The Showdown at SEMA has been held at the Show every year since 2009, with the exception of last year, when it moved to the PRI Show in Indianapolis. This year, 18 teams traveled to the SEMA Show, and 15 will go to the PRI Show for playoff competition. Pictured here is Team Accel from Rancho Alamitos High School.
By SEMA Editors
Hot Rodders of Tomorrow (HROT) launched in 2008 at the Race & Performance Expo in St. Charles, Illinois, with five teams competing for the national championship. The organization first received funding in 2009—the same year the national championship, dubbed the “Showdown at SEMA,” moved to the SEMA Show. In 2014, nearly 50 specialty-equipment companies sponsored 110 teams from 65 high schools, and 33 teams qualified for the national championship.
The season started in February in Illinois with regional Engine Challenges held through June. Teams of five students were judged based on how quickly they could disassemble and reassemble a small-block Chevrolet engine with aftermarket components. This process is completed four times; the worst time is thrown out and the other three are averaged. Teams that average less than 35 minutes at regional events automatically qualify to compete for the championship.
Time-added penalties are assessed when participants commit errors such as dropping components, improper disassembly and poor sportsmanship. There are five judges, each following an individual student, and they score everything from the use of torque wrenches to proper assembly.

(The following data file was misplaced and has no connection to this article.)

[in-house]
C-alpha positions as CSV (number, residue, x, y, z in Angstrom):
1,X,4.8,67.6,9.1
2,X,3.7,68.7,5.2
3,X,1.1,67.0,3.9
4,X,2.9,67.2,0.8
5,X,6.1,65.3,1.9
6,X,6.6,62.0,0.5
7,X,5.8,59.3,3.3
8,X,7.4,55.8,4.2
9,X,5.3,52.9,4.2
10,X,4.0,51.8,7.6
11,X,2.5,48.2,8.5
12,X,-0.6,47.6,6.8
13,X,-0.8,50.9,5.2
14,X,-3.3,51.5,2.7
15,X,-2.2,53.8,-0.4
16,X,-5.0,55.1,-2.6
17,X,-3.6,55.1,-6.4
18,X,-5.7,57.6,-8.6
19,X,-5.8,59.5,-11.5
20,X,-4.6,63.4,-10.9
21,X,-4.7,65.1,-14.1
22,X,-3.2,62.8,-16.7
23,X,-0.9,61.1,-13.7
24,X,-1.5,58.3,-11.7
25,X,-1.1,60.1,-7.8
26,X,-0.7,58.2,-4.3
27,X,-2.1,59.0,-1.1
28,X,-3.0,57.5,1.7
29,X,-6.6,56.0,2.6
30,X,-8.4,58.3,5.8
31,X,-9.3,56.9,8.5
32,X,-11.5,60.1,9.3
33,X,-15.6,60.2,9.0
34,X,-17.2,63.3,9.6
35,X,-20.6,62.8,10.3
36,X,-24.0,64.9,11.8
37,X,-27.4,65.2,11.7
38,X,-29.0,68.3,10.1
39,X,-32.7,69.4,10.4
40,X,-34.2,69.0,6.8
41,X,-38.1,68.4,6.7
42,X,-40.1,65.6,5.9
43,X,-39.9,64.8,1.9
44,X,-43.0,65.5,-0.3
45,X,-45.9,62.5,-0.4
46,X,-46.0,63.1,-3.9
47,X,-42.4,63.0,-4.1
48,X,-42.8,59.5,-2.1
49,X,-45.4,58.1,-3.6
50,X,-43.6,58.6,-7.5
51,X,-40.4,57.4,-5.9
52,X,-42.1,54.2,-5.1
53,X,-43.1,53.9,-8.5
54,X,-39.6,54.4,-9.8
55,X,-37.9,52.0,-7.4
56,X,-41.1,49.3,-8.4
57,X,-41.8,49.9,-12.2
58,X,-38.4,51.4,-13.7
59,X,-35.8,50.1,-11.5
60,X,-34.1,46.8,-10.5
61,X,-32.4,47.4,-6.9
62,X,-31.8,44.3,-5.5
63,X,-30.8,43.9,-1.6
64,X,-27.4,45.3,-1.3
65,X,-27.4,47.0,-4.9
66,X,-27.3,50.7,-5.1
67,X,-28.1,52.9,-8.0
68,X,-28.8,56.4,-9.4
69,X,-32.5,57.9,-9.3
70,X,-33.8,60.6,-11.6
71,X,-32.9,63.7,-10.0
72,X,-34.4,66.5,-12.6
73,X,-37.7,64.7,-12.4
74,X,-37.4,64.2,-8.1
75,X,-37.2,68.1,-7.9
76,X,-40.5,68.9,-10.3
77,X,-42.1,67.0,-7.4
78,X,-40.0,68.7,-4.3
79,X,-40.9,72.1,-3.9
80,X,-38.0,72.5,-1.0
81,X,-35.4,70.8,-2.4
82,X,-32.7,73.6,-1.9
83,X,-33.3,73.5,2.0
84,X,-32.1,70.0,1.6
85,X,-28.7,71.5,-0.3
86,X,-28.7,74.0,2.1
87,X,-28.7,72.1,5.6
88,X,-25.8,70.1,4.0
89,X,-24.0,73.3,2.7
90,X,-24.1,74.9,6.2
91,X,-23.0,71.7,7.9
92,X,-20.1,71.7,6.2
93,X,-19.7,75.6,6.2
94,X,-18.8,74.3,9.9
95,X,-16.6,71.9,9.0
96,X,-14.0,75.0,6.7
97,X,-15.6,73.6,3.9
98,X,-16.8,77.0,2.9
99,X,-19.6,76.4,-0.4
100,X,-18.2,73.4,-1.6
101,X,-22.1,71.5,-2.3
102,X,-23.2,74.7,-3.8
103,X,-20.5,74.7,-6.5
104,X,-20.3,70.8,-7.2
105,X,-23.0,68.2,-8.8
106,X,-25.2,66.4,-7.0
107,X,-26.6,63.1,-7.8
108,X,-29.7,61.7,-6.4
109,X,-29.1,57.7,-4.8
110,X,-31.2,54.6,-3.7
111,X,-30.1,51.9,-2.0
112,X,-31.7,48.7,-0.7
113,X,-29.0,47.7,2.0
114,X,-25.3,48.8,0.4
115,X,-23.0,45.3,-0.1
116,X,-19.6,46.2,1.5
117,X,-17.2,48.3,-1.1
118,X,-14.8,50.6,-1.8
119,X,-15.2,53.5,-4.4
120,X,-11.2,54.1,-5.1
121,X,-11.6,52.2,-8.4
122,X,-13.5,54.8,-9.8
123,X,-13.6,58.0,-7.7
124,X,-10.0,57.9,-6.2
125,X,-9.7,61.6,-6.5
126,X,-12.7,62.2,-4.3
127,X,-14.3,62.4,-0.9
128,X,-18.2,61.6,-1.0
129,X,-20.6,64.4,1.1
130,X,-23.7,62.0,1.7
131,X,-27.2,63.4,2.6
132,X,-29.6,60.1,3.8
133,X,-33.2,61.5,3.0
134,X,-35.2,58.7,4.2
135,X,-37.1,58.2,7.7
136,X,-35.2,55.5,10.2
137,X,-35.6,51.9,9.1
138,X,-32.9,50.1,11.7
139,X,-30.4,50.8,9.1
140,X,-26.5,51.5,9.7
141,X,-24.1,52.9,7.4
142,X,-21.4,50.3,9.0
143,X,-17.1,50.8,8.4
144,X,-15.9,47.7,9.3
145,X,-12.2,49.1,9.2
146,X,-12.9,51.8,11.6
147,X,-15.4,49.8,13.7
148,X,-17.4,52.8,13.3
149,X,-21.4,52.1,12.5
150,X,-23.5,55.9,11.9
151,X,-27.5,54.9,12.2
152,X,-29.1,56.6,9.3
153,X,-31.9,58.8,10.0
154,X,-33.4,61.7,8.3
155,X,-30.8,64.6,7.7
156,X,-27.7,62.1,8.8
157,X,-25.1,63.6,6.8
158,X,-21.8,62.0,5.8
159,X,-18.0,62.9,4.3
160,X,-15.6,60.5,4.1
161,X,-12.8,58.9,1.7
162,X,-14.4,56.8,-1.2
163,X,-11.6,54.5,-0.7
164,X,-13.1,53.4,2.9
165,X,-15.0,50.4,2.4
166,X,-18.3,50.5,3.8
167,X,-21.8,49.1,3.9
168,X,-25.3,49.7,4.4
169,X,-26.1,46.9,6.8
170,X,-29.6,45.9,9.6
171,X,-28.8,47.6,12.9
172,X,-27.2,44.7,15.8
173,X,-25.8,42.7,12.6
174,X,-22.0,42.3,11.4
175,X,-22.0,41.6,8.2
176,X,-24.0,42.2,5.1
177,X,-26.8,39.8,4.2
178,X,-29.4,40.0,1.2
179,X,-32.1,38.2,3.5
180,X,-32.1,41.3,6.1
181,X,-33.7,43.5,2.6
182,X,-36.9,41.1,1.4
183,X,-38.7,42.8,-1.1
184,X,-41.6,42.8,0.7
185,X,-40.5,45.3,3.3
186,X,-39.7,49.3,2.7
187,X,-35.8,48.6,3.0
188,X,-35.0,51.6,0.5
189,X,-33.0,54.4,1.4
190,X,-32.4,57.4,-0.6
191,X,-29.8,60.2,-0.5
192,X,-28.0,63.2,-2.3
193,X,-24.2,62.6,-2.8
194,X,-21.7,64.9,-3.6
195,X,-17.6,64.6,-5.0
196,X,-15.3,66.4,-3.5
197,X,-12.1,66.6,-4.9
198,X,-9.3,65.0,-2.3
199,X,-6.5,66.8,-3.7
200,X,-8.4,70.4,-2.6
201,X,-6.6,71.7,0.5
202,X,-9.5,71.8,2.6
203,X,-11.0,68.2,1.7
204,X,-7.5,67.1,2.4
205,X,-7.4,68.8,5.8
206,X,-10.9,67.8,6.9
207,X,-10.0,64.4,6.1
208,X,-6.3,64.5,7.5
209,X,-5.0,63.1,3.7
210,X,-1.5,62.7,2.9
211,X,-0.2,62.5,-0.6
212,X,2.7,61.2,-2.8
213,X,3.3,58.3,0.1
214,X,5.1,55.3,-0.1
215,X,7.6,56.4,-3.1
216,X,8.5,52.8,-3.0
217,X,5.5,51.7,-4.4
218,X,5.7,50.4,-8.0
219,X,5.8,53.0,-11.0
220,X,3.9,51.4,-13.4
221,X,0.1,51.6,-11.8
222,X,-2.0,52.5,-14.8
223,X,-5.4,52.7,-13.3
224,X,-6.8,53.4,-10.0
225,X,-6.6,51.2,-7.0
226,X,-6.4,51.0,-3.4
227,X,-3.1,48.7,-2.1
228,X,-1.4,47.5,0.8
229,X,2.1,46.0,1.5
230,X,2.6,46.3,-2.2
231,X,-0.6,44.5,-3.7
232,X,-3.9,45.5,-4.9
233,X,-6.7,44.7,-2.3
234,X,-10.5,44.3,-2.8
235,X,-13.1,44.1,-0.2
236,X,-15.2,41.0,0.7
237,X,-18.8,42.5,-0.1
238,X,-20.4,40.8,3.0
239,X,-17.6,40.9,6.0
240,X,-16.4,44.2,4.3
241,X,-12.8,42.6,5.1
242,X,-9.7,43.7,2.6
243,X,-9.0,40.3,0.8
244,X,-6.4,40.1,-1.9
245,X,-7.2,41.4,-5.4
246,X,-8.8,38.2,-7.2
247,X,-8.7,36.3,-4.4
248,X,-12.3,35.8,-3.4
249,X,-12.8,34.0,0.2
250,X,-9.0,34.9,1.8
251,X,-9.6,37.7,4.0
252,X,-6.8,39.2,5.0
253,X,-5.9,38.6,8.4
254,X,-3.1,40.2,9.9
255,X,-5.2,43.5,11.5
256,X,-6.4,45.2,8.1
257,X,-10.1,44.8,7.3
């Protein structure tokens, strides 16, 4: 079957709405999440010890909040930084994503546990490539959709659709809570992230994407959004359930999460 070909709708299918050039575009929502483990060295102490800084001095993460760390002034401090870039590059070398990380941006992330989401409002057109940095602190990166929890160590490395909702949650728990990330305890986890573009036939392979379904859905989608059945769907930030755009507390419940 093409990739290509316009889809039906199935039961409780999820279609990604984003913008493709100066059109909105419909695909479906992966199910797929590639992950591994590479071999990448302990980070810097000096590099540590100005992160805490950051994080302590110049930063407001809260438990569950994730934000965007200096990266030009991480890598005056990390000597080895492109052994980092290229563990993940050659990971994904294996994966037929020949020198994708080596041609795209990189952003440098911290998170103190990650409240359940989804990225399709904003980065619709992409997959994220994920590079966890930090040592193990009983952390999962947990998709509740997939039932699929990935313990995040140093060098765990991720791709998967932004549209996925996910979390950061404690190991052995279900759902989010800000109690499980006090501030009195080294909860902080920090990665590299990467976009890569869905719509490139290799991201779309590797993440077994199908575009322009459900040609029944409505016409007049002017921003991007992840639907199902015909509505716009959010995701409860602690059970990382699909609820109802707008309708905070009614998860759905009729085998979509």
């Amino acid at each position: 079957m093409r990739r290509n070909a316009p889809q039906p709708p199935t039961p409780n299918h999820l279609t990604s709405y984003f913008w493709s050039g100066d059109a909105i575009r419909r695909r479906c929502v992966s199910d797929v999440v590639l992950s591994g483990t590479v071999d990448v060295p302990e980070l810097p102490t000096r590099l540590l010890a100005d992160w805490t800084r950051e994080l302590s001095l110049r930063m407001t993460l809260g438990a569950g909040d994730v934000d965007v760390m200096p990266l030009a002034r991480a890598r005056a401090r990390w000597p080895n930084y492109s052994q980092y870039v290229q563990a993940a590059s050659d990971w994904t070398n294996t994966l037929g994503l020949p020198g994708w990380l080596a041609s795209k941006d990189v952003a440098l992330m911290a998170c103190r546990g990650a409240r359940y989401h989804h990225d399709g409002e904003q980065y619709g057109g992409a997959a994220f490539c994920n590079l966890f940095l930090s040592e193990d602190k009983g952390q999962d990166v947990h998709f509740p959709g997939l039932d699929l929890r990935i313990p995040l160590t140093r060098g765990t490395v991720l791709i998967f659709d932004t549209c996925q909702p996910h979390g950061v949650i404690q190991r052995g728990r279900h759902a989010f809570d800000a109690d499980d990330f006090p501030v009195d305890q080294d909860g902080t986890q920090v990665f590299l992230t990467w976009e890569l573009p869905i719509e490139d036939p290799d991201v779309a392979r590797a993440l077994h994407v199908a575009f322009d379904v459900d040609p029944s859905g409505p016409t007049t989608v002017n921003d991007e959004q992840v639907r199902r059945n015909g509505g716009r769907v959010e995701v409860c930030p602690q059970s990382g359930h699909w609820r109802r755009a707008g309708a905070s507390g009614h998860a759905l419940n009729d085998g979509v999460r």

In 2009, Team Fel-Pro’s Joliet Central High School posted a time of 44:12 for the national championship. Last year’s national champion—Team Moroso’s Eastern Oklahoma County Technology Center—was crowned at the PRI Show with an average time of 19:15. The record fastest time, set earlier this year in Atlanta, came by Team Derale from Forsythe High School at 19:10. Now teams are pushing the 16- and 17-minute threshold.
The Showdown at SEMA has been held at the Show every year since 2009, with the exception of last year, when it moved to the PRI Show in Indianapolis. This year, 18 teams traveled to the SEMA Show, and 15 will go to the PRI Show for playoff competition. A dual championship will feature the top two winners from the SEMA Show traveling to the PRI Show to take on the top two winners from PRI for the national championship.
“The SEMA Board wanted us to attend both events this year, so we worked out a plan and budget where we could take half the schools to the SEMA Show and the other half to PRI,” Jim Bingham said. “We wanted to have a final winner, so at the PRI Show on Friday, December 12, at 5:00 p.m., we will reset the clock for the final-four competition between the top two teams from SEMA and the top two from PRI. Two more rounds will be held on Saturday, December 13. At the end of three rounds, we will have the final winner. SEMA has been very accommodating; the association realized the need for this type of program.”